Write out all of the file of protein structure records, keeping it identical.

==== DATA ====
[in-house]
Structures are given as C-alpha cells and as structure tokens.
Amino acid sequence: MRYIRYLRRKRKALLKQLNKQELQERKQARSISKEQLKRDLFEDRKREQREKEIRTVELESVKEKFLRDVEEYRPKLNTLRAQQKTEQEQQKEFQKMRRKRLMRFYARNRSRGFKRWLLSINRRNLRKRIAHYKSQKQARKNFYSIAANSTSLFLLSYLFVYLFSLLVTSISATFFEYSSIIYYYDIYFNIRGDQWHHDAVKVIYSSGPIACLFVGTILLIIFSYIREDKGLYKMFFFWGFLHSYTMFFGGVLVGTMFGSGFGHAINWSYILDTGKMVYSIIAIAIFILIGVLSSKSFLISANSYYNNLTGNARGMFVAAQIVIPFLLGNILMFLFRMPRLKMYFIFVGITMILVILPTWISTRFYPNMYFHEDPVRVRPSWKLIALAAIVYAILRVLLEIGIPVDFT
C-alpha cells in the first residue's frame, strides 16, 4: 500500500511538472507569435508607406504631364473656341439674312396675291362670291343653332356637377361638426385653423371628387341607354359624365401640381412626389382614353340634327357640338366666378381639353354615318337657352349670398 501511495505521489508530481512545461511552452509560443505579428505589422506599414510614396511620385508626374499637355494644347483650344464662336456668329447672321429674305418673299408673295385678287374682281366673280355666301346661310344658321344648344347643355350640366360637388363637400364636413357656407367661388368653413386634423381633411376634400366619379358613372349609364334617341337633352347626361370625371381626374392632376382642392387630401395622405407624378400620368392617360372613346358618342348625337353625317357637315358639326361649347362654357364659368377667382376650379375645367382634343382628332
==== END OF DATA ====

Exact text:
[in-house]
Structures are given as C-alpha cells and as structure tokens.
Amino acid sequence: MRYIRYLRRKRKALLKQLNKQELQERKQARSISKEQLKRDLFEDRKREQREKEIRTVELESVKEKFLRDVEEYRPKLNTLRAQQKTEQEQQKEFQKMRRKRLMRFYARNRSRGFKRWLLSINRRNLRKRIAHYKSQKQARKNFYSIAANSTSLFLLSYLFVYLFSLLVTSISATFFEYSSIIYYYDIYFNIRGDQWHHDAVKVIYSSGPIACLFVGTILLIIFSYIREDKGLYKMFFFWGFLHSYTMFFGGVLVGTMFGSGFGHAINWSYILDTGKMVYSIIAIAIFILIGVLSSKSFLISANSYYNNLTGNARGMFVAAQIVIPFLLGNILMFLFRMPRLKMYFIFVGITMILVILPTWISTRFYPNMYFHEDPVRVRPSWKLIALAAIVYAILRVLLEIGIPVDFT
C-alpha cells in the first residue's frame, strides 16, 4: 500500500511538472507569435508607406504631364473656341439674312396675291362670291343653332356637377361638426385653423371628387341607354359624365401640381412626389382614353340634327357640338366666378381639353354615318337657352349670398 501511495505521489508530481512545461511552452509560443505579428505589422506599414510614396511620385508626374499637355494644347483650344464662336456668329447672321429674305418673299408673295385678287374682281366673280355666301346661310344658321344648344347643355350640366360637388363637400364636413357656407367661388368653413386634423381633411376634400366619379358613372349609364334617341337633352347626361370625371381626374392632376382642392387630401395622405407624378400620368392617360372613346358618342348625337353625317357637315358639326361649347362654357364659368377667382376650379375645367382634343382628332